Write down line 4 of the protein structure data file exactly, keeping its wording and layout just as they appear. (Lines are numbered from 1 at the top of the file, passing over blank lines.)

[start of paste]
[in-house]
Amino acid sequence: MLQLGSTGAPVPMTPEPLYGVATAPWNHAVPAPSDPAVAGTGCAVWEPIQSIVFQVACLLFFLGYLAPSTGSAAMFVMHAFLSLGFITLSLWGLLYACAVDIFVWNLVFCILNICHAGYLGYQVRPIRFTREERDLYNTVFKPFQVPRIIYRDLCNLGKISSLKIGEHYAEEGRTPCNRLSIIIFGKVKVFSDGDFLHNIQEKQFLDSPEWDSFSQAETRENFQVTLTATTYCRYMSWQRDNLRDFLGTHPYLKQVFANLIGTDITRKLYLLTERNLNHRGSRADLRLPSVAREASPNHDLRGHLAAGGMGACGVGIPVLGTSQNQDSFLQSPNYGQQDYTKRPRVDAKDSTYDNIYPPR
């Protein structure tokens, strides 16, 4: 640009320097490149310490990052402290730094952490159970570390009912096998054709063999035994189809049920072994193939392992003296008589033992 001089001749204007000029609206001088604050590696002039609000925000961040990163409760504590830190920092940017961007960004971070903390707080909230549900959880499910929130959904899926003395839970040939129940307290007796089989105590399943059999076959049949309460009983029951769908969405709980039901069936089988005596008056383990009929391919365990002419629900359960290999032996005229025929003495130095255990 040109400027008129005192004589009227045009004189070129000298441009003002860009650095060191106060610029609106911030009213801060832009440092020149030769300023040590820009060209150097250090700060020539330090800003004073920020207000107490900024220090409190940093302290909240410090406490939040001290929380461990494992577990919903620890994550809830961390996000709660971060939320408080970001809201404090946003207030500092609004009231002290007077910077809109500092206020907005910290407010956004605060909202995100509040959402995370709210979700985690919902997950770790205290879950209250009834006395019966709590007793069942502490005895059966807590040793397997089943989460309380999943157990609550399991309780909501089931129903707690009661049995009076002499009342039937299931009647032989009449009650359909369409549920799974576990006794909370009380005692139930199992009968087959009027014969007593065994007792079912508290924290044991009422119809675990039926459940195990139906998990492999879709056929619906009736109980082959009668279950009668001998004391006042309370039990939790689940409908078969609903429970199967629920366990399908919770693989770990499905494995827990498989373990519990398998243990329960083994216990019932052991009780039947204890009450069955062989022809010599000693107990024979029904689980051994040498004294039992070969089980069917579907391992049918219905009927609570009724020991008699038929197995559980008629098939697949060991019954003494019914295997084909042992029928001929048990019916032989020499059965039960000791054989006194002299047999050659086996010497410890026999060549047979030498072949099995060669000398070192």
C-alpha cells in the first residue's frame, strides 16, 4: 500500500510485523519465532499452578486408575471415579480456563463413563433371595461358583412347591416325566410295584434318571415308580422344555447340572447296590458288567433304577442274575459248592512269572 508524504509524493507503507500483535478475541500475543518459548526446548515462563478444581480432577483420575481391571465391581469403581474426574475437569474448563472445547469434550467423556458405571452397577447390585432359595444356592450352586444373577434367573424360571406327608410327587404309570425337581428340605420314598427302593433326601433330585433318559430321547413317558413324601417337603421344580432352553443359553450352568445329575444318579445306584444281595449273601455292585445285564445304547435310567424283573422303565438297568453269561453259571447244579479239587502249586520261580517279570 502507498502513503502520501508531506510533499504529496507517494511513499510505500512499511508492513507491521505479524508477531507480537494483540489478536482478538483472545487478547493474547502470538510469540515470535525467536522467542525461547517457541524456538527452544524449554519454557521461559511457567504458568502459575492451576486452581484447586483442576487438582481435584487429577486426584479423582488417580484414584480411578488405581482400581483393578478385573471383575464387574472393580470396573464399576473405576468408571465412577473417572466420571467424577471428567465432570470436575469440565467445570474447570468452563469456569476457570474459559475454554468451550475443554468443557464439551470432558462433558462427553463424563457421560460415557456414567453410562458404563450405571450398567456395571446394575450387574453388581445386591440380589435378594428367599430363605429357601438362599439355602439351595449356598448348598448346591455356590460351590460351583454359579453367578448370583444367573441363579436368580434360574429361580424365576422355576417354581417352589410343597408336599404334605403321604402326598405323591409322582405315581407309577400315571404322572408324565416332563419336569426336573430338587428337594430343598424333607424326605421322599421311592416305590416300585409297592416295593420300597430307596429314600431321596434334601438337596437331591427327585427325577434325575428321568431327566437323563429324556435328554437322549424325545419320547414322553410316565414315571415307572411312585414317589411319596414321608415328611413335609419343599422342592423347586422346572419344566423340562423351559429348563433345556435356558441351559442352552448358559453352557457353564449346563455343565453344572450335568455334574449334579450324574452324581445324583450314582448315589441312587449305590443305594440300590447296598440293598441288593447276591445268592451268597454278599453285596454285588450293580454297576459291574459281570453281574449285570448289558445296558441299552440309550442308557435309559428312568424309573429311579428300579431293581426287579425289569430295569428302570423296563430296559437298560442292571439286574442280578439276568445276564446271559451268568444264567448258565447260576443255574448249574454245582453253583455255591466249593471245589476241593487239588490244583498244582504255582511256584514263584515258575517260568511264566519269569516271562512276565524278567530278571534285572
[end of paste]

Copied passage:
C-alpha cells in the first residue's frame, strides 16, 4: 500500500510485523519465532499452578486408575471415579480456563463413563433371595461358583412347591416325566410295584434318571415308580422344555447340572447296590458288567433304577442274575459248592512269572 508524504509524493507503507500483535478475541500475543518459548526446548515462563478444581480432577483420575481391571465391581469403581474426574475437569474448563472445547469434550467423556458405571452397577447390585432359595444356592450352586444373577434367573424360571406327608410327587404309570425337581428340605420314598427302593433326601433330585433318559430321547413317558413324601417337603421344580432352553443359553450352568445329575444318579445306584444281595449273601455292585445285564445304547435310567424283573422303565438297568453269561453259571447244579479239587502249586520261580517279570 502507498502513503502520501508531506510533499504529496507517494511513499510505500512499511508492513507491521505479524508477531507480537494483540489478536482478538483472545487478547493474547502470538510469540515470535525467536522467542525461547517457541524456538527452544524449554519454557521461559511457567504458568502459575492451576486452581484447586483442576487438582481435584487429577486426584479423582488417580484414584480411578488405581482400581483393578478385573471383575464387574472393580470396573464399576473405576468408571465412577473417572466420571467424577471428567465432570470436575469440565467445570474447570468452563469456569476457570474459559475454554468451550475443554468443557464439551470432558462433558462427553463424563457421560460415557456414567453410562458404563450405571450398567456395571446394575450387574453388581445386591440380589435378594428367599430363605429357601438362599439355602439351595449356598448348598448346591455356590460351590460351583454359579453367578448370583444367573441363579436368580434360574429361580424365576422355576417354581417352589410343597408336599404334605403321604402326598405323591409322582405315581407309577400315571404322572408324565416332563419336569426336573430338587428337594430343598424333607424326605421322599421311592416305590416300585409297592416295593420300597430307596429314600431321596434334601438337596437331591427327585427325577434325575428321568431327566437323563429324556435328554437322549424325545419320547414322553410316565414315571415307572411312585414317589411319596414321608415328611413335609419343599422342592423347586422346572419344566423340562423351559429348563433345556435356558441351559442352552448358559453352557457353564449346563455343565453344572450335568455334574449334579450324574452324581445324583450314582448315589441312587449305590443305594440300590447296598440293598441288593447276591445268592451268597454278599453285596454285588450293580454297576459291574459281570453281574449285570448289558445296558441299552440309550442308557435309559428312568424309573429311579428300579431293581426287579425289569430295569428302570423296563430296559437298560442292571439286574442280578439276568445276564446271559451268568444264567448258565447260576443255574448249574454245582453253583455255591466249593471245589476241593487239588490244583498244582504255582511256584514263584515258575517260568511264566519269569516271562512276565524278567530278571534285572